April 9, 2013
BLUFFTON — Jena Diller has no memory of a time when she didn’t have a sibling with Type 1 diabetes. Her older sister was diagnosed at age 12, her younger brother at age 4.
Watching their everyday struggles is what pushed the Bluffton University junior to raise awareness of the disease. She will be recognized for her work tonight.
“I saw them poke themselves with needles every day, and I see the physical scars they have just from putting so many needles in,” she said. “It made me sit back and realize I am very, very fortunate I’m not one of the two kids in our family that are diabetic.”
Diller, of Columbus Grove, will receive the 2013 Service-Learning Leadership Award from the Ohio Foundation of Independent Colleges tonight during a ceremony in Columbus.
In addition to her siblings, two grandparents and an uncle are also diabetic. Her uncle died in 2012.
“It all just kind of piled up, and I feel very fortunate that I do not have diabetes, but I feel it is one of my duties to stand up for them and all people who do have diabetes and can’t do anything about it,” said Diller, the daughter of Jon and Lisa Diller.
Her work began by going to health fairs with her mother, a certified diabetes coordinator, and doing local walks for diabetes with her family.
In November, Jena Diller planned and coordinated a walk for the Juvenile Diabetes Research Foundation. Within two weeks, participants in 10 states walked more than 5.5 million steps, or about 2,290 miles. Walking more than 600 of those miles were campus community members at Bluffton, where Diller organized a 10-hour walk in the university’s newly-opened Sommer Center for Health and Fitness Education.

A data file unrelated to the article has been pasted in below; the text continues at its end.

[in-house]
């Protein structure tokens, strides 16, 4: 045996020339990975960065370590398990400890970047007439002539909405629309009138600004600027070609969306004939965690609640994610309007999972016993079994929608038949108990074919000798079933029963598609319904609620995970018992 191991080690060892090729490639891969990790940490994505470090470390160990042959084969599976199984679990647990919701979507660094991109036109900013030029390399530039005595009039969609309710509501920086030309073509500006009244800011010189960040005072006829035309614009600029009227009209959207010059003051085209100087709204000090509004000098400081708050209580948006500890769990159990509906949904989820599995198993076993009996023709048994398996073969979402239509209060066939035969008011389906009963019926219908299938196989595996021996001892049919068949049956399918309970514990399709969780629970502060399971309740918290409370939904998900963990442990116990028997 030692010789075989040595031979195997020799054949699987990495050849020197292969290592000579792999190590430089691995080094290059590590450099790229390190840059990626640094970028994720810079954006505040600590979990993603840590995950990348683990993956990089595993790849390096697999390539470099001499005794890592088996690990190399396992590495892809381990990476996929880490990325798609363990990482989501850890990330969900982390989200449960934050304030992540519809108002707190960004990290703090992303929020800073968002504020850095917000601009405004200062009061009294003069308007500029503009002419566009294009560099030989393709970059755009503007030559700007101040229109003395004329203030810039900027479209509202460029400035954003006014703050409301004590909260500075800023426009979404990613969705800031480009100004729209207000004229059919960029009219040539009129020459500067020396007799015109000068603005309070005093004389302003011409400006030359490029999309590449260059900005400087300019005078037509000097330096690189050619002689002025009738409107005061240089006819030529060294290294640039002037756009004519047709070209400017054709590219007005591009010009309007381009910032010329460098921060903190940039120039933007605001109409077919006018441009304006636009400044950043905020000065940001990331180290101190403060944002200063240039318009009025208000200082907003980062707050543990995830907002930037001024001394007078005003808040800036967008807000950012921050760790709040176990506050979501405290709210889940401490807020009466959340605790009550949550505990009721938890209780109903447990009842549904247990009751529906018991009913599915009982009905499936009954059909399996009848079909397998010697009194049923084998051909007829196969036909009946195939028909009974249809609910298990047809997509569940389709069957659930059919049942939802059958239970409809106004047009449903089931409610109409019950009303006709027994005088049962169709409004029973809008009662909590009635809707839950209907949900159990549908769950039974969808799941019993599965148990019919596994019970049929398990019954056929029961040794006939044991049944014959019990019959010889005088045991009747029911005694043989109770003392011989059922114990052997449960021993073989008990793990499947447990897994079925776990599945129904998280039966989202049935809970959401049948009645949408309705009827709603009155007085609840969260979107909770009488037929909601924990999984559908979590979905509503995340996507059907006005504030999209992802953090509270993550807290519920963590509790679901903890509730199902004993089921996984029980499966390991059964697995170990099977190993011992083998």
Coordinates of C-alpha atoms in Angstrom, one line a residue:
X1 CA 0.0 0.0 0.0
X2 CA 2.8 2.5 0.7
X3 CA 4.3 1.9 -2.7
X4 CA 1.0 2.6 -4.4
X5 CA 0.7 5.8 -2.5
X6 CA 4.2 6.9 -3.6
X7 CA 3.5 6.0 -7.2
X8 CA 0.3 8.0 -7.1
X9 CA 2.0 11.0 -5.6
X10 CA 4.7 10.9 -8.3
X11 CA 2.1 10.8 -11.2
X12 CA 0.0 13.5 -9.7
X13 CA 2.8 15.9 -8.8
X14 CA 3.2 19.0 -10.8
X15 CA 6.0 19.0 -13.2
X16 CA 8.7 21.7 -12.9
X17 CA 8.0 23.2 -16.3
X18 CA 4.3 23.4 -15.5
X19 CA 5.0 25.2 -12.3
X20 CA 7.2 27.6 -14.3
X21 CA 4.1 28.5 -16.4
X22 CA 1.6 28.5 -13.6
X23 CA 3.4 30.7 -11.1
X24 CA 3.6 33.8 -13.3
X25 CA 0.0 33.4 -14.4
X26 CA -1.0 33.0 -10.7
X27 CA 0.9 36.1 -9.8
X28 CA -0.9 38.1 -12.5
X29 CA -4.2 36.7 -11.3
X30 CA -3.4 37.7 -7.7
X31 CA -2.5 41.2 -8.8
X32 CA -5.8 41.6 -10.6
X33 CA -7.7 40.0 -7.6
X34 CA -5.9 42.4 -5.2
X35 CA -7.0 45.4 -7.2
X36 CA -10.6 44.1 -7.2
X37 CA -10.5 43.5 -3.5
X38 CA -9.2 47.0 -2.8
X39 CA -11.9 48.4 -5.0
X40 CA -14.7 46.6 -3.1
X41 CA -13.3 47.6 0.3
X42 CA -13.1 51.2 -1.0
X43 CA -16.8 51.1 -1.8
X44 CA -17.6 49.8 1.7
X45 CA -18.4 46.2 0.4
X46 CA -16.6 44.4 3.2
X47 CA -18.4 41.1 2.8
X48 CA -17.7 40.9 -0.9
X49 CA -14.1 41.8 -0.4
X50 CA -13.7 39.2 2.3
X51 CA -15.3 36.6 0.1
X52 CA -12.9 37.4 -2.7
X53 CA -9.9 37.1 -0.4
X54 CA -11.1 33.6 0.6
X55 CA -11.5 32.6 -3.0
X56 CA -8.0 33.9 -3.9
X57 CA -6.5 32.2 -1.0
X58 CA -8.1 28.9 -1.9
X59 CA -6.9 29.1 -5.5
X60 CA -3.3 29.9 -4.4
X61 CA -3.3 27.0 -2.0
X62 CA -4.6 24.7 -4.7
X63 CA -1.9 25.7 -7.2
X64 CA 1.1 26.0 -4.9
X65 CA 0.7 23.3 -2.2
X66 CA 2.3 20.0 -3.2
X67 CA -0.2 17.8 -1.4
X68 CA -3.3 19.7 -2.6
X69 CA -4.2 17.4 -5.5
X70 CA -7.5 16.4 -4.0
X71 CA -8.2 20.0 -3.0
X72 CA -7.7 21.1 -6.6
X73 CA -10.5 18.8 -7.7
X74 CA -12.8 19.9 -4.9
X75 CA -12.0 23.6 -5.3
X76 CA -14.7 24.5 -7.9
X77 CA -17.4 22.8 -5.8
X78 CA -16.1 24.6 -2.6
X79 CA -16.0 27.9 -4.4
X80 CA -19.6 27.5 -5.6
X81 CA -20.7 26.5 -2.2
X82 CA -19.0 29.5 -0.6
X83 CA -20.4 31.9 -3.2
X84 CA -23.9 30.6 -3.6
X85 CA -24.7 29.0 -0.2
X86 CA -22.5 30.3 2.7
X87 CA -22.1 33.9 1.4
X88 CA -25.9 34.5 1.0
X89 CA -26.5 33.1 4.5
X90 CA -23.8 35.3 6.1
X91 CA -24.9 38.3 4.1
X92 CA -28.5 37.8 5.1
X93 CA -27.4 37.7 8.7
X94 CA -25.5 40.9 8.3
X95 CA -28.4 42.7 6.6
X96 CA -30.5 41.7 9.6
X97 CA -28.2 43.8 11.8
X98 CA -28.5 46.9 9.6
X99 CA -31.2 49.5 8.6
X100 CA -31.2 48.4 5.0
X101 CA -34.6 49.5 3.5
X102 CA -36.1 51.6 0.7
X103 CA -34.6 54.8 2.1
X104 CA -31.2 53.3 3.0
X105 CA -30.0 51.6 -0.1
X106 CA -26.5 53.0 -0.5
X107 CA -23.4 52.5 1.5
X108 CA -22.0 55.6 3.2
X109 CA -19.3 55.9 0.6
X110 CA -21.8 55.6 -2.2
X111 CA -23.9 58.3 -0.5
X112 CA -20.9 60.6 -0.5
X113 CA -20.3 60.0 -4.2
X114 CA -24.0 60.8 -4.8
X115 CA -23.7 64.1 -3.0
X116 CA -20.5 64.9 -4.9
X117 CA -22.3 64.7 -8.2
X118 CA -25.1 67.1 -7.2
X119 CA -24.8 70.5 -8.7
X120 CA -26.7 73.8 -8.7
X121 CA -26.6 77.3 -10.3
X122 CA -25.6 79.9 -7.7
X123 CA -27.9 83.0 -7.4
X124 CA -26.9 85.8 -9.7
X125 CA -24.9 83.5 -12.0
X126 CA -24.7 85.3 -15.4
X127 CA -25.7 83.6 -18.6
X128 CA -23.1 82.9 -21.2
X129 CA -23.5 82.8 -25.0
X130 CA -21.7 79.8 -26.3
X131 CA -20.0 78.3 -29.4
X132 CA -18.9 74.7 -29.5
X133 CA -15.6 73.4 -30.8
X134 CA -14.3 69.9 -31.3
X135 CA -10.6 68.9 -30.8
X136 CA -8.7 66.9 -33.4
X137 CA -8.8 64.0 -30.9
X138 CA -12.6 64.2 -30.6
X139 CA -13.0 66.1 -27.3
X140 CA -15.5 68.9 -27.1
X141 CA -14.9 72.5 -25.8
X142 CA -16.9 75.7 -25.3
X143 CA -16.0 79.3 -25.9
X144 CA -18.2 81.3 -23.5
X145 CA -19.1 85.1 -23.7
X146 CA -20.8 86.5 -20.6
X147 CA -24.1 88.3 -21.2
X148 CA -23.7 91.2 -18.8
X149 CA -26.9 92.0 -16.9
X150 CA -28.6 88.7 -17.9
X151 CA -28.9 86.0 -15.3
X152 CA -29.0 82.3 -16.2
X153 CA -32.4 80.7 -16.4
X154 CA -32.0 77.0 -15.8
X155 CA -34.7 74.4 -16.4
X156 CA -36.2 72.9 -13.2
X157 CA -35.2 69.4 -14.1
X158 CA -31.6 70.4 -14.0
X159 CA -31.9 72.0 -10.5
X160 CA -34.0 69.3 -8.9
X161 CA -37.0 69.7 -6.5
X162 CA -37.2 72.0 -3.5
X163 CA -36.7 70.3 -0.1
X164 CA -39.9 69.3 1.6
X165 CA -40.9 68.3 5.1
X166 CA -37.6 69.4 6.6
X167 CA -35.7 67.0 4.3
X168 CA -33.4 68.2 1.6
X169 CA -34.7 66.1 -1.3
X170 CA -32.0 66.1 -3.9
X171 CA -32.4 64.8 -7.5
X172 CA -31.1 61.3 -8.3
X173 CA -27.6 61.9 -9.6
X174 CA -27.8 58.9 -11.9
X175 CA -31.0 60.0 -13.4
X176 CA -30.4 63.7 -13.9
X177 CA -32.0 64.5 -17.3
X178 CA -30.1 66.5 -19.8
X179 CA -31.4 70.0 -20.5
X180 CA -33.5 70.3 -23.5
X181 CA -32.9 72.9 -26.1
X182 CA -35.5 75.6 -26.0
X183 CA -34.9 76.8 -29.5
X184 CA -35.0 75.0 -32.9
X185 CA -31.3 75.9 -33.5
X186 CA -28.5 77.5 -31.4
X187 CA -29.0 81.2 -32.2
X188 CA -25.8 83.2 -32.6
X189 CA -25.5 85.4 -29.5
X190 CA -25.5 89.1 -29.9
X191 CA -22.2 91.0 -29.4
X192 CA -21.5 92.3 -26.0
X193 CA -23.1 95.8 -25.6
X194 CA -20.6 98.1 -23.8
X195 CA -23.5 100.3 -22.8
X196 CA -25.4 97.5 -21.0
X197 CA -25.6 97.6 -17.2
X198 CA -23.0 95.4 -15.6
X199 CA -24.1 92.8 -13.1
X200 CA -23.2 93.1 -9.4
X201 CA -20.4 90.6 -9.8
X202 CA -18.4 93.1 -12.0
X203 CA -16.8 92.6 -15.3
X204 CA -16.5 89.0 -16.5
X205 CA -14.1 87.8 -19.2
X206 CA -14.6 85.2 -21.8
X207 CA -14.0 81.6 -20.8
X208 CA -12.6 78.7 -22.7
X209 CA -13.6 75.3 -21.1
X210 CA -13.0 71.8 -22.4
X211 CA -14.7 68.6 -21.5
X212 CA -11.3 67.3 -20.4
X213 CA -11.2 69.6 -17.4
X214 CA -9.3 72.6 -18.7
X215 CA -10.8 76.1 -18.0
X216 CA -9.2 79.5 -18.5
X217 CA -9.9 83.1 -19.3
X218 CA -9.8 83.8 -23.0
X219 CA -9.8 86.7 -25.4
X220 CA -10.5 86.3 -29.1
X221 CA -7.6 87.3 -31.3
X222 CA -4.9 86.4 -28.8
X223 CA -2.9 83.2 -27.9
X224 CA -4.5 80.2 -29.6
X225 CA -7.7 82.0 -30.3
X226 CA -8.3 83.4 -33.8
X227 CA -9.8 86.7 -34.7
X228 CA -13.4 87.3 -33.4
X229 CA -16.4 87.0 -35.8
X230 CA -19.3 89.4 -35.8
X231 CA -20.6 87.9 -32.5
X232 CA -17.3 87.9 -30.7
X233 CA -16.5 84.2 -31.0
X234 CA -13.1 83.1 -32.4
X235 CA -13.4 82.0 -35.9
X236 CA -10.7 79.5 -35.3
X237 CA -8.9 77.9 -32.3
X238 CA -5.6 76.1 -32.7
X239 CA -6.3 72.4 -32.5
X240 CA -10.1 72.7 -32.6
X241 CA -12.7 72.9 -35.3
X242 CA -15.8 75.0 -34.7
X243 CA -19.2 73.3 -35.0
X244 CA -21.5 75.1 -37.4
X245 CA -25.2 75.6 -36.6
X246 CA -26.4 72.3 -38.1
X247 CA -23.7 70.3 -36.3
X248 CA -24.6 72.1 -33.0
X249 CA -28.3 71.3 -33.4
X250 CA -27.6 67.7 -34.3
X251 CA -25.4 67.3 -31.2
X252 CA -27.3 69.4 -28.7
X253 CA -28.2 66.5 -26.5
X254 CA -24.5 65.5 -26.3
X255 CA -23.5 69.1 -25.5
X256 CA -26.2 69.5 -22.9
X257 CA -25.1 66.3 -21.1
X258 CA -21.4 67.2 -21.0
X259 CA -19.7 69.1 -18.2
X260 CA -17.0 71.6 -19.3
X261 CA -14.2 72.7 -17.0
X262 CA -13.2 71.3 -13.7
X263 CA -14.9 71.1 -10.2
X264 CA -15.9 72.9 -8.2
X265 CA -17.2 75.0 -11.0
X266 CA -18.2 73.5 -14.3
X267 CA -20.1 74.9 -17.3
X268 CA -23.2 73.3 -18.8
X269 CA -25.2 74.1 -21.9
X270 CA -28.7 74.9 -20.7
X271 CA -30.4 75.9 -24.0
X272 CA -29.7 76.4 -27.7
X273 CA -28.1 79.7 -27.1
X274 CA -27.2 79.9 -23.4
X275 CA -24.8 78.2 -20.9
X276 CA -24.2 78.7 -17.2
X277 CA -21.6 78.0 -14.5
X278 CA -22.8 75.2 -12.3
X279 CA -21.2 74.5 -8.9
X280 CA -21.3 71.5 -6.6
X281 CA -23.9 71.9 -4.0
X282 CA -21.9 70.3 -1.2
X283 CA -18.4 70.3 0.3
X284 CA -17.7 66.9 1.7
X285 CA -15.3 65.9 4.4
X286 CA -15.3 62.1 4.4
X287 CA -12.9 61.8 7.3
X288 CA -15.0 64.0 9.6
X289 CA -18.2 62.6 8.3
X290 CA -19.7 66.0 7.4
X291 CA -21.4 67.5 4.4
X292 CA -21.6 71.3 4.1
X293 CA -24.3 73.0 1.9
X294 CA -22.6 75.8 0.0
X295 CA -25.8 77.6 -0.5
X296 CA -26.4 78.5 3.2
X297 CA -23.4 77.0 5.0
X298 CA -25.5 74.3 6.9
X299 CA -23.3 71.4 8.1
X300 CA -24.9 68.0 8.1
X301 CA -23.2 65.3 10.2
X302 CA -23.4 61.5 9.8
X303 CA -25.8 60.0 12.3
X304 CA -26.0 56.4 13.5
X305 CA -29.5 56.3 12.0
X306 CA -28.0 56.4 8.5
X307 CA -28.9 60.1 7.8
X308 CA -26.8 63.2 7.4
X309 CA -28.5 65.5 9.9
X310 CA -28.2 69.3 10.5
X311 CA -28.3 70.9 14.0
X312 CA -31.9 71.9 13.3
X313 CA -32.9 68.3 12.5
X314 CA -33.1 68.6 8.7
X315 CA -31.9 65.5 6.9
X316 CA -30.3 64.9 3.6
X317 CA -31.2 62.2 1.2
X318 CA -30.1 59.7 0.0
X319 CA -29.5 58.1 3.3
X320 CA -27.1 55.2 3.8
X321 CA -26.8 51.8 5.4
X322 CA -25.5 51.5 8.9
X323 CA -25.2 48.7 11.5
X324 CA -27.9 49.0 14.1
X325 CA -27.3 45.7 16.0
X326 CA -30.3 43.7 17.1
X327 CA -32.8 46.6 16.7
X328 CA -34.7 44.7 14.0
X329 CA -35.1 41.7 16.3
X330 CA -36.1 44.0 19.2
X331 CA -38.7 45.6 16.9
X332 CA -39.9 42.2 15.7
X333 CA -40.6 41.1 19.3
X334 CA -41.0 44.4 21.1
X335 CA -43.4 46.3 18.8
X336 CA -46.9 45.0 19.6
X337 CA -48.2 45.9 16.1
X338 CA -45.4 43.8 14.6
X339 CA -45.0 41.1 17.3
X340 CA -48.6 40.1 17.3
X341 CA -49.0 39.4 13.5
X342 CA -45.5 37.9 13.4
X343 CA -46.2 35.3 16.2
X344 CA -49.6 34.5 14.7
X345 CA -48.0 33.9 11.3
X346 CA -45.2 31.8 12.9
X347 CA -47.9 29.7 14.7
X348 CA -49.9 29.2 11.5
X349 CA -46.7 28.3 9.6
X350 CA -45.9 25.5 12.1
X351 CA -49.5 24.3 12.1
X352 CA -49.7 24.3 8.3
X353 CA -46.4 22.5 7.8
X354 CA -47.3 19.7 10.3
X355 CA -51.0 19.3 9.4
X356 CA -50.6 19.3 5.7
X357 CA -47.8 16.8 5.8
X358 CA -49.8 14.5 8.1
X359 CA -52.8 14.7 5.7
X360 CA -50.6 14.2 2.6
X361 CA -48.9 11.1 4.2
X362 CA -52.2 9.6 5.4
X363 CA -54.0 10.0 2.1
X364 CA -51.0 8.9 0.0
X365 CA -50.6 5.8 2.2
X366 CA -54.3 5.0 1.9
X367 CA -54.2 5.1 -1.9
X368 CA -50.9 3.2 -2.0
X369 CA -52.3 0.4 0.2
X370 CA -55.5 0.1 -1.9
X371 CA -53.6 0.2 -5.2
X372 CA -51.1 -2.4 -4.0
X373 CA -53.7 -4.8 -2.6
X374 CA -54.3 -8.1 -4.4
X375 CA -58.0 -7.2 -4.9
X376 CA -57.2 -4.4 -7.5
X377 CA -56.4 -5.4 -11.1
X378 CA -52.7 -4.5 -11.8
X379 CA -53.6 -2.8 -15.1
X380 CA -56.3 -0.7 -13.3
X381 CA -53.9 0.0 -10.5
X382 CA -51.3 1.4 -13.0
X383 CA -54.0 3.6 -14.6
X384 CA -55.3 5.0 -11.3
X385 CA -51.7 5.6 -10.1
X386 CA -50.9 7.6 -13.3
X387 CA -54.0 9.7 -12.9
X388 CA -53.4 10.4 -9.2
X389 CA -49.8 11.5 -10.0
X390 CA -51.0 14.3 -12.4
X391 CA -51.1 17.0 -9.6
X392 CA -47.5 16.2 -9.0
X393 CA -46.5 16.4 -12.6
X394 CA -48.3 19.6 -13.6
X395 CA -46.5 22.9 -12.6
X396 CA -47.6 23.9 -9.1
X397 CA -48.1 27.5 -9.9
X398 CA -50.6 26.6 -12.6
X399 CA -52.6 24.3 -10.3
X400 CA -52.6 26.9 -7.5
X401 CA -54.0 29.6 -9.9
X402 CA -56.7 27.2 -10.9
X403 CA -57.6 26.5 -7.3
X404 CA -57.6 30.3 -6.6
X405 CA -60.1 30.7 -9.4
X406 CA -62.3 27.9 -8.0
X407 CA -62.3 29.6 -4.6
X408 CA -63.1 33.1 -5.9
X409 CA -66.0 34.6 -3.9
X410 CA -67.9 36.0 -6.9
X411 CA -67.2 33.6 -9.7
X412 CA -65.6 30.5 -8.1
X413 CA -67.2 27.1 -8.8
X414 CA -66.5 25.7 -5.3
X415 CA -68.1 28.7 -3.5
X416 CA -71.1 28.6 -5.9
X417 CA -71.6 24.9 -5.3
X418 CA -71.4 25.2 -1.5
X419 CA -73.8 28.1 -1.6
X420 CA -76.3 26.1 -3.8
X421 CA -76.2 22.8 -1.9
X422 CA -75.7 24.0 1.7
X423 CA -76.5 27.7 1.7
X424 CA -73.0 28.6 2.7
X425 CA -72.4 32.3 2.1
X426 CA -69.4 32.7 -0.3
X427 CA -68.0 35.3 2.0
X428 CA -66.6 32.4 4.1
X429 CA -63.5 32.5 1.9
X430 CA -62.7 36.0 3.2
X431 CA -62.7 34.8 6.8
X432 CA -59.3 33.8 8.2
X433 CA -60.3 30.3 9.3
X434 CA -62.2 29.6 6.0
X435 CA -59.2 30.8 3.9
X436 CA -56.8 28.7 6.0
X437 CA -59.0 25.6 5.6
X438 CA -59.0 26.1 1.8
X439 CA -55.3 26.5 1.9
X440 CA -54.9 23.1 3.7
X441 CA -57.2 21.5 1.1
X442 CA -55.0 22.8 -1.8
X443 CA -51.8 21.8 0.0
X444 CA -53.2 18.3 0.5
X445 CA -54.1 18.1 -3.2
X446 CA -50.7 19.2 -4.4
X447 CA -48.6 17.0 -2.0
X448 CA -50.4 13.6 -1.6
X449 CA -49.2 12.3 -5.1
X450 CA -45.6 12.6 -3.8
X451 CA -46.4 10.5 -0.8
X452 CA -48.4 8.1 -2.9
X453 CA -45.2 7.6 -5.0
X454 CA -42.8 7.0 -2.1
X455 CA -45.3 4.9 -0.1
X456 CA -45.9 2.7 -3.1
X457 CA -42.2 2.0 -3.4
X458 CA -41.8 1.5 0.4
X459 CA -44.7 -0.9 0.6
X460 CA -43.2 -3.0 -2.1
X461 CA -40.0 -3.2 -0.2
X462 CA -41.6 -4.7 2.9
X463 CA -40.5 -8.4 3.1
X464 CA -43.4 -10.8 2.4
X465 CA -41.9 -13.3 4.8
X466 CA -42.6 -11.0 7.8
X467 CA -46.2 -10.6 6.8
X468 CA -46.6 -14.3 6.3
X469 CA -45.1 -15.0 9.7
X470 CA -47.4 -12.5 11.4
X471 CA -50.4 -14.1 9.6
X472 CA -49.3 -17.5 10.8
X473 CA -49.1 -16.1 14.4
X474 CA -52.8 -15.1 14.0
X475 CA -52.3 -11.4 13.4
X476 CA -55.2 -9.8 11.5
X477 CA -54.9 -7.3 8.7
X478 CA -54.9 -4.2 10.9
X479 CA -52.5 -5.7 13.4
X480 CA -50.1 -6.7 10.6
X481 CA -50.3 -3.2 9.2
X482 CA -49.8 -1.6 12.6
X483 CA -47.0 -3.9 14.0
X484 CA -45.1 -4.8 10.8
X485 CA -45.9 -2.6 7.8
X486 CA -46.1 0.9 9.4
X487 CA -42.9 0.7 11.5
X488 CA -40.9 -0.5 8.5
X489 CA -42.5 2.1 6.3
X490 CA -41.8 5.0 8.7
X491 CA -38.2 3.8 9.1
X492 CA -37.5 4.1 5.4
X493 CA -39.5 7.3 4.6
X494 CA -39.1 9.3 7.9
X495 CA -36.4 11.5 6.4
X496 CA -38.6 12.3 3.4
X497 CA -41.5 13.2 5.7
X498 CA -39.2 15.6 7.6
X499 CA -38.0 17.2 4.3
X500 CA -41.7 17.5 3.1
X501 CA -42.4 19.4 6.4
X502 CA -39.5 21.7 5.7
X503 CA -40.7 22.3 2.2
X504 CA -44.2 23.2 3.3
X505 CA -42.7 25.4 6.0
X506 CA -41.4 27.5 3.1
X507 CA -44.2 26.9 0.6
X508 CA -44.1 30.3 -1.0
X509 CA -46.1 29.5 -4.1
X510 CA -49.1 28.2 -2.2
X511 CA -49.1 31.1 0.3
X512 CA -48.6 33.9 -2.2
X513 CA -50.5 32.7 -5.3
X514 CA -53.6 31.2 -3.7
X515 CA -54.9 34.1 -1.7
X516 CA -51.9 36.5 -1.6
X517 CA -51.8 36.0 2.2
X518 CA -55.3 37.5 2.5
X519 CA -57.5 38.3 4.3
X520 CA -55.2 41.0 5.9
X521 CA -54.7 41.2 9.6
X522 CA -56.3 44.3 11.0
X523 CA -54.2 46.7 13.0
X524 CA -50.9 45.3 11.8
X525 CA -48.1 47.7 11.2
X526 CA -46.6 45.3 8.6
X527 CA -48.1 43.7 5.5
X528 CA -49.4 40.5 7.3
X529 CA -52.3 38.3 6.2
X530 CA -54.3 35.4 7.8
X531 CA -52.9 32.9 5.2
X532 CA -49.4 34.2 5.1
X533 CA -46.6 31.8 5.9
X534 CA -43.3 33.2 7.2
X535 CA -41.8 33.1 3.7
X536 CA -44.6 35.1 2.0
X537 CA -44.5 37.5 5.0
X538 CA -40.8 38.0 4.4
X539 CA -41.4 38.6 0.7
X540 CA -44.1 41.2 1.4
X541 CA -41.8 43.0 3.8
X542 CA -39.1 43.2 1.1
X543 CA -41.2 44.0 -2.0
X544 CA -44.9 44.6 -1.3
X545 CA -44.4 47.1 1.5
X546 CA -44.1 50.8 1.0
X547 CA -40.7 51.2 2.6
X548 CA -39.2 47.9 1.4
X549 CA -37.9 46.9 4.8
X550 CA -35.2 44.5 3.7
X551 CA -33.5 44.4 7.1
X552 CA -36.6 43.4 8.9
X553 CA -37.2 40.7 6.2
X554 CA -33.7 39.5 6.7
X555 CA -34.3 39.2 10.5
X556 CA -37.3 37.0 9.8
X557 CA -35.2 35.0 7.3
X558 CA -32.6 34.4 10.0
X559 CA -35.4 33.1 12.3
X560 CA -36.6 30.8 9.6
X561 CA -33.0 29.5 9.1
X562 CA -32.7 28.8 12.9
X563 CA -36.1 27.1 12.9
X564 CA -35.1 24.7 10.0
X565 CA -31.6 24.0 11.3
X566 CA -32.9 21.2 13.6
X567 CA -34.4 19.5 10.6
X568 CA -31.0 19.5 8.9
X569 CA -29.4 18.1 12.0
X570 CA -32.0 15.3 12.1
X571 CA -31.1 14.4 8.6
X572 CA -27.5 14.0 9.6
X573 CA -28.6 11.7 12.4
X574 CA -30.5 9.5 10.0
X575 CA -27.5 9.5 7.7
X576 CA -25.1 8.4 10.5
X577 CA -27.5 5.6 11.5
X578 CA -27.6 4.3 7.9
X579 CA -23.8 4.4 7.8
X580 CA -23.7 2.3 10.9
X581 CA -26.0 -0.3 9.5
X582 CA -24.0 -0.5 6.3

“I can attest to Jena’s positive impact on our campus community, including raising our awareness of juvenile diabetes and contributing to our personal fitness,” Bluffton President James Harder said in the letter he wrote nominating Diller for the award.
Diller, a marketing major, also developed “The Color of Christmas,” a project aimed at providing art and coloring items to children’s hospitals and pediatric clinics at Christmas. Columbus Grove High School’s Student Council helped collect more than 700 items.
When Jenna accepts her award tonight, she won’t be thinking of herself.
“I could care less about if this ever goes on a resume,” she said. “For me, it is what I am doing for my siblings, my grandparents, my uncle and the millions of people who have this disease and have to face it every single day. It is for them.”